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LAPD manhunt rumor control: Drones, sightings and what's actually true (updated)

Alleged cop killer, ex-LAPD officer Christopher Dorner, from a security camera at an Orange County hotel, Jan. 28, 2013.
Alleged cop killer, ex-LAPD officer Christopher Dorner, from a security camera at an Orange County hotel, Jan. 28, 2013.
Irvine Police Department

As the manhunt for fugitive ex-LAPD cop Christopher Dorner enters its second week, rumors have begun circulating surrounding the epic search and the individuals and institutions involved in the story. We take a hard look at the most prevalent ones, see what’s behind them and explain why each is either likely true or not true.

Rumor: The Border Patrol/Customs is using drones to hunt Christopher Dorner

Source: U.K. tabloid the Daily Express

Truth: Not true. U.S. Customs and Border Protection’s Ralph DeSio says that, while he’s quoted in the Express piece that claims drones are being used, their drones are not participating in the search. “Reports that U.S. Customs and Border Protection’s unmanned aircraft systems are being used are incorrect. CBP UAS [Unmatted Aerial Systems] are not flying in support of the search.”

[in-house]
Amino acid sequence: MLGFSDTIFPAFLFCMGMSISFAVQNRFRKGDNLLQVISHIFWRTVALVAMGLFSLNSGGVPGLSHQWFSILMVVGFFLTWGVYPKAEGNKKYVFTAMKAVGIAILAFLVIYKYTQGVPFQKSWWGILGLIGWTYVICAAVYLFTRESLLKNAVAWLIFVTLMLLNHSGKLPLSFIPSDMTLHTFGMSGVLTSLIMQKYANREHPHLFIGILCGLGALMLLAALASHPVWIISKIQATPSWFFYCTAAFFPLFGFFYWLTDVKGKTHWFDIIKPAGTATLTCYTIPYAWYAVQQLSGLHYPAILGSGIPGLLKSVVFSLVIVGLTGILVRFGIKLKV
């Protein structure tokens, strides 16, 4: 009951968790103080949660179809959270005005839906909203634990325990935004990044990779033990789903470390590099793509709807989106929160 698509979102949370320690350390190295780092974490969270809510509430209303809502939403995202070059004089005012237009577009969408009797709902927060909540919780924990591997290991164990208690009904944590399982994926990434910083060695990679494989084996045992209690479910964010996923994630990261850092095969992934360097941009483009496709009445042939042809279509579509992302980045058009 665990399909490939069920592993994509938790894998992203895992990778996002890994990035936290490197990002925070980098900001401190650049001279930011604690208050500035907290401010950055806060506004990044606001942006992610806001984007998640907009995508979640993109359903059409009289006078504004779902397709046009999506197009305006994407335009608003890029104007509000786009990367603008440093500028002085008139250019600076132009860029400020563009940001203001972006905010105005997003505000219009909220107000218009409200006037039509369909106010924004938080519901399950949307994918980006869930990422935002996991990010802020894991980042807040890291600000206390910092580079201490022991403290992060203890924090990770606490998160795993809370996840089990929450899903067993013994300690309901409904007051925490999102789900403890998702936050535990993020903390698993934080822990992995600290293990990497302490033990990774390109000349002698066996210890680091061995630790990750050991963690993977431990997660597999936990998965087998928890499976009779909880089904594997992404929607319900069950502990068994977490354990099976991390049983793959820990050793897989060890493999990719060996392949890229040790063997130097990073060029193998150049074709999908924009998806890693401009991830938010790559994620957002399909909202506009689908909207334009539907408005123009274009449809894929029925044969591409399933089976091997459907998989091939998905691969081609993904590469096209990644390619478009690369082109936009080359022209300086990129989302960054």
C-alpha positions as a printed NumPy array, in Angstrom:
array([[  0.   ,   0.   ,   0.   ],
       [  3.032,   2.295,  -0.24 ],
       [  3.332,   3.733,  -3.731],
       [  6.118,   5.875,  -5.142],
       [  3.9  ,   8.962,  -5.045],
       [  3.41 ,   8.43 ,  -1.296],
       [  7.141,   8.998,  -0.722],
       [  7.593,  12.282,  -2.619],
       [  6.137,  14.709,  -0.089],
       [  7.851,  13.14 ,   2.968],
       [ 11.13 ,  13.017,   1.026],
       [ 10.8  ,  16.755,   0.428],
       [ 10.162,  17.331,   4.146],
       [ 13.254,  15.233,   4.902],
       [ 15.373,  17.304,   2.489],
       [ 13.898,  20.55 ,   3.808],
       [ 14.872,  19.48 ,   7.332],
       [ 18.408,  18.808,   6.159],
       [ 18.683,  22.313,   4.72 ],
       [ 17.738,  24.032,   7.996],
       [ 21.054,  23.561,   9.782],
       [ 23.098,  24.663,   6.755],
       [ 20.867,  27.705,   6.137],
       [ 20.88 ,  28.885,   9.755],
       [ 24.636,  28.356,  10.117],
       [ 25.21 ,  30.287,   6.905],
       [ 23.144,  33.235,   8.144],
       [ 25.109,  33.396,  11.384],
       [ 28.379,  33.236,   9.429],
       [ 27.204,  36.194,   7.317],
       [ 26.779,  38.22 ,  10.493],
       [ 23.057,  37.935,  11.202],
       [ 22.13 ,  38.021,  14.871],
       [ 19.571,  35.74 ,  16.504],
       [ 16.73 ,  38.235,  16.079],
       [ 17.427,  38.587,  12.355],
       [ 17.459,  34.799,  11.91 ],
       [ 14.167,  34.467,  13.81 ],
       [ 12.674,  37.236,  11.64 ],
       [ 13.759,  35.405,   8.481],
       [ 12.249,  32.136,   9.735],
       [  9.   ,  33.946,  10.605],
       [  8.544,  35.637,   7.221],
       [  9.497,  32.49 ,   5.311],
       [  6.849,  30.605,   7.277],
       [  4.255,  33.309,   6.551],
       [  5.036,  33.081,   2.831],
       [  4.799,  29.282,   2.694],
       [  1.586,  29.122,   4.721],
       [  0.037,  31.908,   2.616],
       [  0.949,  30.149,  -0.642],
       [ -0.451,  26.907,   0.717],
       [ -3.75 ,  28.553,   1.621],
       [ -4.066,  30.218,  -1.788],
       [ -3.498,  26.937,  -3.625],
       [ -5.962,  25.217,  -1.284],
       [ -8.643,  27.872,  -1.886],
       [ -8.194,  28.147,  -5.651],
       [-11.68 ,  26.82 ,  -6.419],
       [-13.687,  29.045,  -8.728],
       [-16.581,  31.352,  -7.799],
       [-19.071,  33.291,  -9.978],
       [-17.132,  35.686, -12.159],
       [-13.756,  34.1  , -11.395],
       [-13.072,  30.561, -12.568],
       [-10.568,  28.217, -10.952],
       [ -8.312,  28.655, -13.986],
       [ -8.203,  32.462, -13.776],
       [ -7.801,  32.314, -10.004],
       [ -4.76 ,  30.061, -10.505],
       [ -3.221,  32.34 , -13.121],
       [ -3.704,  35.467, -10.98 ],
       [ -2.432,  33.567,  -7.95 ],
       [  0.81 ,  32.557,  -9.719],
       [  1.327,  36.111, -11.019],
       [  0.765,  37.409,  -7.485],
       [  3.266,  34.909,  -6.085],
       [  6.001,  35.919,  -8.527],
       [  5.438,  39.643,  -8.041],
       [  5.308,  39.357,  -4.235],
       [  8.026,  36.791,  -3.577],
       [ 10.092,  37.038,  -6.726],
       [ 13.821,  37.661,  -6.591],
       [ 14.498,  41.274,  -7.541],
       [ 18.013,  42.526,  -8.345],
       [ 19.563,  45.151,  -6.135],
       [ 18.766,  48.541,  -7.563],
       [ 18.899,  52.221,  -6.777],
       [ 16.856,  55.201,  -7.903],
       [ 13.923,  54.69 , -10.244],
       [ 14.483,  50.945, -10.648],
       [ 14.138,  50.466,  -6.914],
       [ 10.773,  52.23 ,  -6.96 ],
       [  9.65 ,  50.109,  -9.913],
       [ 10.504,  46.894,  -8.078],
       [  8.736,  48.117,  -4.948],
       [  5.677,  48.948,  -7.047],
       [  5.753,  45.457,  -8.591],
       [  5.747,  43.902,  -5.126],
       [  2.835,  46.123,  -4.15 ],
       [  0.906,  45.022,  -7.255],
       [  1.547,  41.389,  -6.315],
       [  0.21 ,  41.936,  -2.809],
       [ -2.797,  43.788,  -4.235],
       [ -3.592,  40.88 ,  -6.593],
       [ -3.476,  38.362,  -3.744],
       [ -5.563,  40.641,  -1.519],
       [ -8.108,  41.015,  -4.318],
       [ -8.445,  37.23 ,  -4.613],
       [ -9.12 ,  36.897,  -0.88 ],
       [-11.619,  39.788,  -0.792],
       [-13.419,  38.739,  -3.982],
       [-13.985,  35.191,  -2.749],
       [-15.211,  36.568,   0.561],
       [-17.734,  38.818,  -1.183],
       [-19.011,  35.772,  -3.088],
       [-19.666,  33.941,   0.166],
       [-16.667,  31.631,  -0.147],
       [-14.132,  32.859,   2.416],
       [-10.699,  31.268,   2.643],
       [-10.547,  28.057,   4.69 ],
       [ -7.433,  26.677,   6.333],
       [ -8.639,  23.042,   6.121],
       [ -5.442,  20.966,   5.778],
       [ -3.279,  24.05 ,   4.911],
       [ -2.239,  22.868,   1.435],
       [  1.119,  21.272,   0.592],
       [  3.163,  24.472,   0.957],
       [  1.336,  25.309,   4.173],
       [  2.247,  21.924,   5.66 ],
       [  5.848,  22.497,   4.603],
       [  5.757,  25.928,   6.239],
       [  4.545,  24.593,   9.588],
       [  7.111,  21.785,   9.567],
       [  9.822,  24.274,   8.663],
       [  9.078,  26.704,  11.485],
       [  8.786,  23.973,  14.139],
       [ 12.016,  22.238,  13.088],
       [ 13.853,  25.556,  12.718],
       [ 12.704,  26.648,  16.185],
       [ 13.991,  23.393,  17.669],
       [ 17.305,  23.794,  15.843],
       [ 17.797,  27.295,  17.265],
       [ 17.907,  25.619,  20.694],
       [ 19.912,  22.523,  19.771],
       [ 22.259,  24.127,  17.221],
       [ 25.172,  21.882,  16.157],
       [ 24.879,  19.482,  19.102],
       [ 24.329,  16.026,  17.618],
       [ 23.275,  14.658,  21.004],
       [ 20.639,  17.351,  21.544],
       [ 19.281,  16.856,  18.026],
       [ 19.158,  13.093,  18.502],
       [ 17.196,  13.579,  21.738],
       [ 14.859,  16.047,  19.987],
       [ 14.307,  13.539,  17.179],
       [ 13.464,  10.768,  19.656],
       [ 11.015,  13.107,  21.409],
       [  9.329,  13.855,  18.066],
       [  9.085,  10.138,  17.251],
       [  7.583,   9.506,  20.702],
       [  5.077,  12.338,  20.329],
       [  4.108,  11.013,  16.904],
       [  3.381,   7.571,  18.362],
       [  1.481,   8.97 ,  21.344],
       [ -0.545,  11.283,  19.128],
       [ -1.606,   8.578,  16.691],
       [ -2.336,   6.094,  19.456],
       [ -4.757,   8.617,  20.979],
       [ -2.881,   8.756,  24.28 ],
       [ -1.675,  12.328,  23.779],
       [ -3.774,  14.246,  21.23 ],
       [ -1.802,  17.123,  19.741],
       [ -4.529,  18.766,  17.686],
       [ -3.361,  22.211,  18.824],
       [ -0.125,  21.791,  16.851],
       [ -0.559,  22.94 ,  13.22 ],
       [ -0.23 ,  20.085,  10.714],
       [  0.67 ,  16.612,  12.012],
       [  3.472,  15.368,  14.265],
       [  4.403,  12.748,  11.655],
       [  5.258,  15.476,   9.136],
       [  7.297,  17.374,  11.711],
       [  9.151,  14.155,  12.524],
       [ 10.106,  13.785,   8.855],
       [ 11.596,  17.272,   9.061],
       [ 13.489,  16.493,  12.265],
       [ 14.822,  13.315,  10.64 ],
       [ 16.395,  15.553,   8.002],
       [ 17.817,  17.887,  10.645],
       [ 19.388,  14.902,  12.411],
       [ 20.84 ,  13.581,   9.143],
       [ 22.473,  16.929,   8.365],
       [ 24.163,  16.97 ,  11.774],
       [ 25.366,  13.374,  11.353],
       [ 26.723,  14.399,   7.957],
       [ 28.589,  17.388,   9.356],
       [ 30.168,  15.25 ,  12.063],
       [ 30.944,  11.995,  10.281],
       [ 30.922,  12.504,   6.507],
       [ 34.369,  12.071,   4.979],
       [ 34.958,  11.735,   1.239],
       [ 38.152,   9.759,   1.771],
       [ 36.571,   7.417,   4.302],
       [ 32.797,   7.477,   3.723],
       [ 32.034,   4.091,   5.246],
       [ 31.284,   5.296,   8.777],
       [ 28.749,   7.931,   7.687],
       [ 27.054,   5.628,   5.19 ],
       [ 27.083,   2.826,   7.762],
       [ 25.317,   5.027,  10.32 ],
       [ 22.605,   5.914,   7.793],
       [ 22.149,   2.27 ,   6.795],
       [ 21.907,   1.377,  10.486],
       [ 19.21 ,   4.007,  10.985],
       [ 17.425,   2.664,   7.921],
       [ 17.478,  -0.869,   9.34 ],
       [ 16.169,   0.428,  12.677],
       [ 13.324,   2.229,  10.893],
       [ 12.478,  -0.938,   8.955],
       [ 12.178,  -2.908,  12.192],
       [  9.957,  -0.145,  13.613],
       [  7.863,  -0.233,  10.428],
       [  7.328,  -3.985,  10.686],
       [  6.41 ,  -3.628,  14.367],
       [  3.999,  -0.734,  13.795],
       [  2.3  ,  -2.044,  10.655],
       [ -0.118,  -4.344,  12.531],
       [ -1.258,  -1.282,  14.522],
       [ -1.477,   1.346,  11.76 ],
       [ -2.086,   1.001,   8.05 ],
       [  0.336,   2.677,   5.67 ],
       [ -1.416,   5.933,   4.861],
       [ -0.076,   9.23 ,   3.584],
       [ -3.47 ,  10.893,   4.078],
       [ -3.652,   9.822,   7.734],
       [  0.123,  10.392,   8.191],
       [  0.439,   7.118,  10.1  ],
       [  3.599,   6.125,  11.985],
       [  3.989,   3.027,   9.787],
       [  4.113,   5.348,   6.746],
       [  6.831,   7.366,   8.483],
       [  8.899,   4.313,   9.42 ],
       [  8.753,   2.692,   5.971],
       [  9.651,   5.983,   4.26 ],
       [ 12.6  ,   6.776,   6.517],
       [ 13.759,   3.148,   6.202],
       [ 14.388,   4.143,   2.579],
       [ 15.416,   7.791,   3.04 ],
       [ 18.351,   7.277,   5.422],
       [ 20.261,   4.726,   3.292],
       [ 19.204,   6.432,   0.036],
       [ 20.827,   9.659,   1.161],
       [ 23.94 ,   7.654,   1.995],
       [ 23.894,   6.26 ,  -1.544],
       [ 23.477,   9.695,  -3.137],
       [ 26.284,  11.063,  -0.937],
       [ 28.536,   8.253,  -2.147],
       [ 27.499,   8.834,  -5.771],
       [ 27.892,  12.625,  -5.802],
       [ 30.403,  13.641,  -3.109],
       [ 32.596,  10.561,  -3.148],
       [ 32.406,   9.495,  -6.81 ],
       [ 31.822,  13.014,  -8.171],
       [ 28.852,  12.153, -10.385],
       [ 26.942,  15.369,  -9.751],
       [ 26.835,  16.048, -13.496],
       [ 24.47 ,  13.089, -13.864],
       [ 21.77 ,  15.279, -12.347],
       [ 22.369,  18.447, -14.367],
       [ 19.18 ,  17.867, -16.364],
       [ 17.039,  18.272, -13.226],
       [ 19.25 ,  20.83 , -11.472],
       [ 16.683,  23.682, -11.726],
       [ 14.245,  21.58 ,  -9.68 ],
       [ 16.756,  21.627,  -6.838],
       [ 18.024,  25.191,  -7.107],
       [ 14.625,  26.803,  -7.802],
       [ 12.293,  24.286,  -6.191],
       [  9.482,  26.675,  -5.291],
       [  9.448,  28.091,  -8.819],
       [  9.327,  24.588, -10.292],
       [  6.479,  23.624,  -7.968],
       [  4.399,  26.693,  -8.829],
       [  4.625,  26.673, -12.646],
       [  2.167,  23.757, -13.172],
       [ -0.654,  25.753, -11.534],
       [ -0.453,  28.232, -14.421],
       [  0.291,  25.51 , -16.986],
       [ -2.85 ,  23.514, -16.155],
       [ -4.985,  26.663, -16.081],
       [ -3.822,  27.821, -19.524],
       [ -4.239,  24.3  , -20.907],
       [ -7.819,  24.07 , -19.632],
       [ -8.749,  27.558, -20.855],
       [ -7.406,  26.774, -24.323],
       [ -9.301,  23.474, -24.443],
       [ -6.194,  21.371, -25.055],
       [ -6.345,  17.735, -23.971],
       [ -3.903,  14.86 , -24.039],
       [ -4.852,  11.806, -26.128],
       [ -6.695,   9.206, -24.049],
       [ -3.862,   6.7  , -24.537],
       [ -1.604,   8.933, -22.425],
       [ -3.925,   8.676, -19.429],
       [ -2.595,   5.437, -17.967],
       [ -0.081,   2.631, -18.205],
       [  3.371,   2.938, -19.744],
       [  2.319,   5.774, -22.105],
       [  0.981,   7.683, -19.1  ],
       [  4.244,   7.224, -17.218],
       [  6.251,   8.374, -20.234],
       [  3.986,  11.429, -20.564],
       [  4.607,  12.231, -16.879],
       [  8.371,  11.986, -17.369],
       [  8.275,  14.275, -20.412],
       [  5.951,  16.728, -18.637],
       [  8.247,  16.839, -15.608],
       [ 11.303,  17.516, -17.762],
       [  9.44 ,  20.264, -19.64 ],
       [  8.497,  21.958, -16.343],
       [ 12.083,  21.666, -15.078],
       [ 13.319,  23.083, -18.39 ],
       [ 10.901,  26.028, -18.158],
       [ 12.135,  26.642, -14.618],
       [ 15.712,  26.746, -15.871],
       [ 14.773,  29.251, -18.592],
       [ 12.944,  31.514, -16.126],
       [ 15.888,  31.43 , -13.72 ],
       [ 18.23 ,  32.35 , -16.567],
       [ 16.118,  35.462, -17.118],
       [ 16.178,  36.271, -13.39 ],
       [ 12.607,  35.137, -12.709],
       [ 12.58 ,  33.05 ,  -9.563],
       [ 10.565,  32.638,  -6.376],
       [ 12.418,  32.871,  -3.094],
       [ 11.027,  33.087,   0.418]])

Rumor: The LAPD or another agency is using drones to track Christopher Dorner.

Truth: Not true. In a Monday press conference, the LAPD said that they’re not using drones in the search for Dorner and that they don’t know of any other agencies using drones in the search.

(More rumor control: The Express article says that Dorner would be the first target on American soil, but a drone has previously been used in the U.S. to find individuals — North Dakota cow thieves. True story!)

Some agencies flatly denied drone use in this case, but others have refused to confirm or deny whether drones were being used. Riverside Police Chief Sergio Diaz said at a Thursday morning news conference that police were using all tools at their disposal, but did not specify whether that included drones. The Department of Homeland Security is helping local agencies obtain drones, but it appears that they aren’t being used in this case.

Drones, which are unmanned aircraft that can be accurately controlled from a remote location, have been used with weapons by the U.S. government to fight terrorism overseas. The Obama administration’s heavy use of drones has resulted in controversy, particularly after the recent revelation of a memo offering a legal defense for using drones to target U.S. citizens overseas. The drones being used on U.S. soil would likely be unarmed spy drones, used for tracking and surveillance rather than any sort of attack.

Read more the rumors of drone use in the Dorner case and how drones are used by various agences in this piece by KPCC's Erika Aguilar.

Rumor: Christopher Dorner was a highly trained sniper